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Swiss pick Saab's Gripen fighter

TT/Rebecca Martin · 30 Nov 2011, 17:13

Published: 30 Nov 2011 17:13 GMT+01:00

”What is good for Sweden and other countries must also be good for Switzerland,” said minister for defence Ueli (Ulrich) Mauer at a press conference on Wednesday.

According to Mauer it was Gripen's qualities, price, as well as the industrial relationship with the Saab defence group that clinched the deal.

Rumours regarding the purchase were circulating already early on Wednesday, making defence and security company Saab stocks surge on market.

News agency TT reported that the local papers estimated the sale being worth close to 22 billion Swedish kronor ($3.29 billion).

The Swiss decision to go with Gripen was controversial and local Swiss media pointed out that it would cost Switzerland significantly less than would the same number of the Eurofighter or the French Rafaele.

Gripen allegedly didn't do that well in two of the tests performed, but the fighter's advocates argue that the aircraft has previously done better and that it is the overall performance that would count.

However, critics claim that the price tag ultimately closed the deal.

Story continues below…

”The purchase of Gripen might not mean that we get the best fighter plane in Europe. But we'll have a plane that meets our expectations – and we haven't planned to break any world records in this area,” Mauer said at the press conference.

Before the Swiss press conference the Saab group said they were aware of what the Swiss papers were claiming but wouldn't confirm nor deny the information until official confirmation had been received.

According to the company website, the Saab group will hold a press conference later on Wednesday in Stockholm.

TT/Rebecca Martin (news@thelocal.se)

Your comments about this article

18:57 November 30, 2011 by jimfromcanada
While not a glowing testimonial to the Gripen it is good news for Saab and the Swedish aerospace industry. Now, Brazil.
19:19 November 30, 2011 by sunnchilde
This is such a nothing story. OF COURSE
20:50 November 30, 2011 by flygwair
New California regional looking for 30 new SAAB 2000 Turboprops.

Will SAAB resume production of the 50 seat planes ?
10:03 December 1, 2011 by philster61
What are the Swiss going to use it for? Bombing avalanches?
10:37 December 1, 2011 by Abe L
Good, 3+ billion dollar deals is what the Swedish economy needs!
11:15 December 1, 2011 by Rick Methven
@flygwair.

The SAAB 2000 was the wrong aircraft at the wrong time that ended SAAB's commercial aircraft adventure. The production line will never be started again.
14:23 December 1, 2011 by DavidtheNorseman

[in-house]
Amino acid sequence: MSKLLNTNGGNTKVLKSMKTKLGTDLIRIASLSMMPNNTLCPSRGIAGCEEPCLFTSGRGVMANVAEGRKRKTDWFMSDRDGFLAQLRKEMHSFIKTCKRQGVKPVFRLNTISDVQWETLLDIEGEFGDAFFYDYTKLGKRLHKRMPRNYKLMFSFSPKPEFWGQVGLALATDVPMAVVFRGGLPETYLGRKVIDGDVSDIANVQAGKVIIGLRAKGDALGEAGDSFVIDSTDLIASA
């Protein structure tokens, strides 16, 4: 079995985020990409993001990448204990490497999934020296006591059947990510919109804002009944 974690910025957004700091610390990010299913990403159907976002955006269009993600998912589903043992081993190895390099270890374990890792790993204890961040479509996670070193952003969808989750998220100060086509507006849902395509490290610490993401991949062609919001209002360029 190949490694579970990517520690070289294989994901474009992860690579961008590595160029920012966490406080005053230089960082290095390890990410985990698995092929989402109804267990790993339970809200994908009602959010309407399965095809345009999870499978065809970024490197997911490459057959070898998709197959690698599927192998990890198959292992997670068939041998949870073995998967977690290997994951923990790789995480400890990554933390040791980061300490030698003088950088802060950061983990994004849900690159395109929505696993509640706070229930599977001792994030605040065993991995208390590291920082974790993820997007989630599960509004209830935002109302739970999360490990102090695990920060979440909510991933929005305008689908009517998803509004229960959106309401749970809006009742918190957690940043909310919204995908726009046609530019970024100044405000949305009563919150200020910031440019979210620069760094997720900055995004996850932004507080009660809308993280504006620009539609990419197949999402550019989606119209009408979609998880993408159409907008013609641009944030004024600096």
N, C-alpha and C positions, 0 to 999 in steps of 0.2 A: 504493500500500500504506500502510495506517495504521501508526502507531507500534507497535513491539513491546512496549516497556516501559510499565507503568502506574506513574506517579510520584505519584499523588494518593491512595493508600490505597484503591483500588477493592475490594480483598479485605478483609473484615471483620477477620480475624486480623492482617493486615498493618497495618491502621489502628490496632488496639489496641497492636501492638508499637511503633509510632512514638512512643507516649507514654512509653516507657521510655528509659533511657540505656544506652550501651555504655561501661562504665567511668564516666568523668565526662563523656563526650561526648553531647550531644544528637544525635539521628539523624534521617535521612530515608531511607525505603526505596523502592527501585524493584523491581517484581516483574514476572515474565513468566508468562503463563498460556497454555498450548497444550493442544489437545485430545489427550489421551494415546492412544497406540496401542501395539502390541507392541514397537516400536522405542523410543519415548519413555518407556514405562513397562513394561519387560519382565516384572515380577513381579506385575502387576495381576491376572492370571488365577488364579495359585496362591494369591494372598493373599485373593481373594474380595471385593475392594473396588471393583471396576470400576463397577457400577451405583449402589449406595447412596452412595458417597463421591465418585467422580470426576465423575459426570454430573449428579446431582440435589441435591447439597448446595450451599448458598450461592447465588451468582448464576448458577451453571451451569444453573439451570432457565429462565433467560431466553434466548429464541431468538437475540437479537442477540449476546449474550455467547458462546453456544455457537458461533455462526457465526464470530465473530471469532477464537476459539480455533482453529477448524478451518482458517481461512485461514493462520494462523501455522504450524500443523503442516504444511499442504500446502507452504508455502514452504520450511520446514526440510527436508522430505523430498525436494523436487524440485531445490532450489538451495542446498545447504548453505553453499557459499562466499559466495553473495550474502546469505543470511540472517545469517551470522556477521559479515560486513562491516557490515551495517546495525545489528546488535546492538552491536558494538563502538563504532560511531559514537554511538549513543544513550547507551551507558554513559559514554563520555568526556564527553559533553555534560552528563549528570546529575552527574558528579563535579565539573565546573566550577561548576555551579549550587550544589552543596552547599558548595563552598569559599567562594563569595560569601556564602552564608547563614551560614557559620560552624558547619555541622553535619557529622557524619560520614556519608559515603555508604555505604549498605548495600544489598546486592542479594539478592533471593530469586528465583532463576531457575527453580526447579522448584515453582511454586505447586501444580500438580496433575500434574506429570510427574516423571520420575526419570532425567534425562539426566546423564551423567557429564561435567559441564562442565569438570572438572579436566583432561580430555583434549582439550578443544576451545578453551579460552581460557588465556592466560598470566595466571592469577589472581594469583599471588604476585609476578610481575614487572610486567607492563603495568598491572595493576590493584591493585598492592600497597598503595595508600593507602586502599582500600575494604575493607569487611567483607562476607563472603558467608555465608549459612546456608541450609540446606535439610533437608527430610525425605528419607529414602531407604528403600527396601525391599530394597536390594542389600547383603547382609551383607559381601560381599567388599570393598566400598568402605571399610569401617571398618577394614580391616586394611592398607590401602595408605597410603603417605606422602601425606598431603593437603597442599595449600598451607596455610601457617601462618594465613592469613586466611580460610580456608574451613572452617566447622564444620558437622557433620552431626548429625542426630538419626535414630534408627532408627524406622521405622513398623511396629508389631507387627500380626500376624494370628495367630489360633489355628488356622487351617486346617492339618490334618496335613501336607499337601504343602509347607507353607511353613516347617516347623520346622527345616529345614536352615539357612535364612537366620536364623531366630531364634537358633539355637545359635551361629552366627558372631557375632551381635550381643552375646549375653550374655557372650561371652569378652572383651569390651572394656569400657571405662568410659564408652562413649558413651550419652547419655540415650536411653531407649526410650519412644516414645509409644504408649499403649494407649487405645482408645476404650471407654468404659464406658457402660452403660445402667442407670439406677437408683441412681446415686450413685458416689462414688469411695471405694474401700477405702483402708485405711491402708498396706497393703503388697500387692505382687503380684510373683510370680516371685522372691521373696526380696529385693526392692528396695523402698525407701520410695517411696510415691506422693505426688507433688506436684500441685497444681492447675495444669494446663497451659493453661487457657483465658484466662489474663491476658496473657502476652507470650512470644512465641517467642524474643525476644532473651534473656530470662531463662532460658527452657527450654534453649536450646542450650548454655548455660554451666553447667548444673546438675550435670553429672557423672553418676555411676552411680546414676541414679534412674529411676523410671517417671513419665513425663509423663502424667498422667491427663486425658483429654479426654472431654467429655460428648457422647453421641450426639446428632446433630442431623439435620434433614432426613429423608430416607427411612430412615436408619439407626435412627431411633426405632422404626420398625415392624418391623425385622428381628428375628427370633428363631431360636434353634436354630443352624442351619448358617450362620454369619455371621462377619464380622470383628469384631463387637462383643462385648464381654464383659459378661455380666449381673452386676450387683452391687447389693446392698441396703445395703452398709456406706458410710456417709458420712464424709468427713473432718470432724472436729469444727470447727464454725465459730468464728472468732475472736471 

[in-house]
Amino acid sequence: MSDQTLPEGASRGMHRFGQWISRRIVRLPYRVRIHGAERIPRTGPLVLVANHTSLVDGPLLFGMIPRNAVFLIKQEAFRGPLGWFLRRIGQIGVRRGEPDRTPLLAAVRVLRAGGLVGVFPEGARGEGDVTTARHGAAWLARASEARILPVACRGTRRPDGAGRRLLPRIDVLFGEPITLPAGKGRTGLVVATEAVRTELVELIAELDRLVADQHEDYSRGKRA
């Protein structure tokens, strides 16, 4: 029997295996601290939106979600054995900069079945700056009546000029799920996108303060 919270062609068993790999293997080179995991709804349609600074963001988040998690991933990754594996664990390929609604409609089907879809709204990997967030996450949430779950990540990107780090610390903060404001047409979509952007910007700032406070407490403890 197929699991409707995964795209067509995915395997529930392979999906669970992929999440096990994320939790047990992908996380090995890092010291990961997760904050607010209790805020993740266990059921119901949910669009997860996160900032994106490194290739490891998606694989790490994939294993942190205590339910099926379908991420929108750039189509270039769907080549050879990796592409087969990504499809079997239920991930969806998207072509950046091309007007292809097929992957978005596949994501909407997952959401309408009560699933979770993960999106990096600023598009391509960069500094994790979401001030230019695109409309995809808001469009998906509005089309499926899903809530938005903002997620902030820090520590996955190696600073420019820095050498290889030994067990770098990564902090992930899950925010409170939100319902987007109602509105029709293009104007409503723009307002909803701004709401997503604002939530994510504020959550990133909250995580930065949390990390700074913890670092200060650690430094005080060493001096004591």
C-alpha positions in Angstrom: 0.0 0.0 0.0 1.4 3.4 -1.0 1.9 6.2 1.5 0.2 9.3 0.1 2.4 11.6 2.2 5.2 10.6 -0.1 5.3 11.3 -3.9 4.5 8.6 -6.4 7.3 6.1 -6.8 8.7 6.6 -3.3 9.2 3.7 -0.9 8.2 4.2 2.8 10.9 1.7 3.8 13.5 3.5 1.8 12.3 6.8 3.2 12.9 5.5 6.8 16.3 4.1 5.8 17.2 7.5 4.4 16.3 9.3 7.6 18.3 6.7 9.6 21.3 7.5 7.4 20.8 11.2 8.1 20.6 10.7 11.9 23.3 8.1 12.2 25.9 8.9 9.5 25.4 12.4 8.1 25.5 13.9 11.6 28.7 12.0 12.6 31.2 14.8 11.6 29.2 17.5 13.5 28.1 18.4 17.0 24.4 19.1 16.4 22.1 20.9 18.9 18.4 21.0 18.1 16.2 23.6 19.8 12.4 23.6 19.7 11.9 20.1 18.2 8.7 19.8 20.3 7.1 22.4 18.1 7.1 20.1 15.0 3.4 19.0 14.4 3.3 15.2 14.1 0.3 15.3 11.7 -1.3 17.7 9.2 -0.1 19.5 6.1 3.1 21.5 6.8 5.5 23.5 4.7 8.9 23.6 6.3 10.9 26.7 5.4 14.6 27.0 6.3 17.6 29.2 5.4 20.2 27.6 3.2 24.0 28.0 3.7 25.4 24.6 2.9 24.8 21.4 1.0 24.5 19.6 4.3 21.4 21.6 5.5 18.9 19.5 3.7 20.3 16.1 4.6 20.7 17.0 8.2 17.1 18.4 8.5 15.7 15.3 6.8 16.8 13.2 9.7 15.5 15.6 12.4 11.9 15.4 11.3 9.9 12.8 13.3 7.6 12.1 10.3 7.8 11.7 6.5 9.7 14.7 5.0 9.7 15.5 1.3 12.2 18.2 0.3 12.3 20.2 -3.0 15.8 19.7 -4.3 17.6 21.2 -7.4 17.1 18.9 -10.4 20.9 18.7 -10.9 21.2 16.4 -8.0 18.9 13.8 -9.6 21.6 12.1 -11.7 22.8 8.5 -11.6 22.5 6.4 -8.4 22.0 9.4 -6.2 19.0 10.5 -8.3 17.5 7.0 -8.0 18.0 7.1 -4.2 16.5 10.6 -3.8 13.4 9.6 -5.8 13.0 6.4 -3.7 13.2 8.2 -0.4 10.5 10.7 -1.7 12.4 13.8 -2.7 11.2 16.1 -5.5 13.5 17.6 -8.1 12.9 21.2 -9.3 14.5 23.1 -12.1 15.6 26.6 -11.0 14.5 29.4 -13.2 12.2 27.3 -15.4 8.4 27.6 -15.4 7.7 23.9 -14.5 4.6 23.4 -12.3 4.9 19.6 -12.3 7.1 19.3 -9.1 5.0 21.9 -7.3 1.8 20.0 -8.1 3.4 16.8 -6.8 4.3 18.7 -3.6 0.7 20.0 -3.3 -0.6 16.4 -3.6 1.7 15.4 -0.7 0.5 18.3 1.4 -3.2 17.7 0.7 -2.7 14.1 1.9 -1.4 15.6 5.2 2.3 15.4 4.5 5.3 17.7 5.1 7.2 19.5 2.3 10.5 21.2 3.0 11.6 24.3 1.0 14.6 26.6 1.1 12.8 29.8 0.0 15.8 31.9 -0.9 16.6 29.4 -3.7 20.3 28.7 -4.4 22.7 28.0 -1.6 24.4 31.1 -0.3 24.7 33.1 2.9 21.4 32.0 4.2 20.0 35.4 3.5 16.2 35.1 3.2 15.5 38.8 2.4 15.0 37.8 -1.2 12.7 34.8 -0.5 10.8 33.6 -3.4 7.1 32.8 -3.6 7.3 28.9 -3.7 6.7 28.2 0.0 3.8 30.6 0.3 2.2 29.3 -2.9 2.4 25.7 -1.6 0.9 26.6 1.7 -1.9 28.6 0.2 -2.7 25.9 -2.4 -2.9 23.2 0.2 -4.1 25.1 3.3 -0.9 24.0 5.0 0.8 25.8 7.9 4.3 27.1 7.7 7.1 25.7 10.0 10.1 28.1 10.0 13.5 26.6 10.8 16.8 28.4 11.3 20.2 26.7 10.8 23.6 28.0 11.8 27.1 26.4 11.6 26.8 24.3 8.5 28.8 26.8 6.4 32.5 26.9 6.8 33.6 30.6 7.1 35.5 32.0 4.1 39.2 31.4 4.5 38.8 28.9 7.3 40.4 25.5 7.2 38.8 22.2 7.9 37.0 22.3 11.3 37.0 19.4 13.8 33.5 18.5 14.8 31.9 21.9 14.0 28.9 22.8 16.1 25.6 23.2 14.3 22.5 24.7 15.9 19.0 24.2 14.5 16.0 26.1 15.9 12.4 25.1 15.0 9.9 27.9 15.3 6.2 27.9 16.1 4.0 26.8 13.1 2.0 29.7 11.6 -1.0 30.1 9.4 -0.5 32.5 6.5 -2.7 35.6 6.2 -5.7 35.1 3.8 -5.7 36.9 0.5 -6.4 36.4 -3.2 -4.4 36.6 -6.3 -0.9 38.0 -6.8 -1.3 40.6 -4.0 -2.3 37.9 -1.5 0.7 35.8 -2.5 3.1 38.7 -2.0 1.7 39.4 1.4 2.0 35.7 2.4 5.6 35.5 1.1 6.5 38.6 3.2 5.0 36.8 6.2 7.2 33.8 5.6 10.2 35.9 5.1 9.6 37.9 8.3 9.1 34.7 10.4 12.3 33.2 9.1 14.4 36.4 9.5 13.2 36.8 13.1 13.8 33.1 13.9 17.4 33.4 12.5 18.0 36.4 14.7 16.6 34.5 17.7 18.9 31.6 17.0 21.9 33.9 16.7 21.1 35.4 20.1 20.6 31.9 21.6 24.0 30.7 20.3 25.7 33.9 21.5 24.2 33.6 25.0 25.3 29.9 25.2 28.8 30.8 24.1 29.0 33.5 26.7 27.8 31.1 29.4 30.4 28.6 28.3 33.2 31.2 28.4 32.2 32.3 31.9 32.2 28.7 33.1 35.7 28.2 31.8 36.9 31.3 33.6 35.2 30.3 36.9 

The Grippen is an excellent plane and with Switzerland's small size and defensive posture, will be fine. It's ease of repair and rugged abilities (to use highways etc for take off and landing) make me almost wish the Canadian gov't had opted for it over here, but with our range of operations even as a purely defense weapon it isn't practicable for us here...Congrats to Saab. Those Grippens will look great over the Alps, too :-)
13:53 December 2, 2011 by Eagle63
@ DavidtheNorseman

I agree; in some regards the Gripen would have been great for Canada,

although twin-engined the CF-18 isn't bad at all..
19:42 December 2, 2011 by tadchem
With top-dollar military hardware the logistics is the most important consideration. You'll get a lot more 'bang for your buck' (pun intended) if you can produce all the parts and supplies you need for yourself rather than relying on an 'ally' or three who just might not come through for you in a pinch.
20:39 December 2, 2011 by Thomas VH
What is the maintenance tail on the Gripen? Historically, one of the keys to the venerable J35 Draken's success was that it required so little maintenance. US fighters often require one to two hours of maintenance per one hour of combat flight time; the J35 Draken would instead fly two hours and then need just 15 to 30 minutes of work.

Readiness is much higher as well -- having 80% readiness with 20 aircraft in the squadron means that 16 can fly TODAY. Having 40% readiness with a Rafaele, means that you have to buy 40 aircraft to have the same relative combat power -- something which vastly boosts Saab's attractive in the world market.

Also, critically, the price of a fighter jet is far more than its acquisition cost alone -- the life cycle cost of the Gripen is far lower than the Eurofighter or Rafaele, as I understand it. Again, that's what makes Saab's JAS series so compelling for buyers -- in an increasingly budget constrained world, these things matter a lot. I am always surprised that Saab doesn't use that fact more in its marketing.
22:44 December 2, 2011 by eurothan
Too bad for Dassault that the French governement entered into a fight over tax issues with the Swiss as late as early November as it was broadly acknowledged that the Rafale (and not Rafaele) got by far the best grade in tests taking place in Switzerland and was the Swiss air force prefered choice.

The French were even ready to share their crowded airspace and the St Dizier airbase to train Swiss pilots...

I am glad they bought Swedish fighters instead of American ones.
19:17 December 5, 2011 by Evrin
@ philster61: lol :)
13:50 December 6, 2011 by tigger007
@eurothan! well the swiss did buy american,because the grippen uses american parts(weapons and AVI tech) if sweden produces it's own parts then it would be totally swedish and prices would fall. like tadchem said in his comment!
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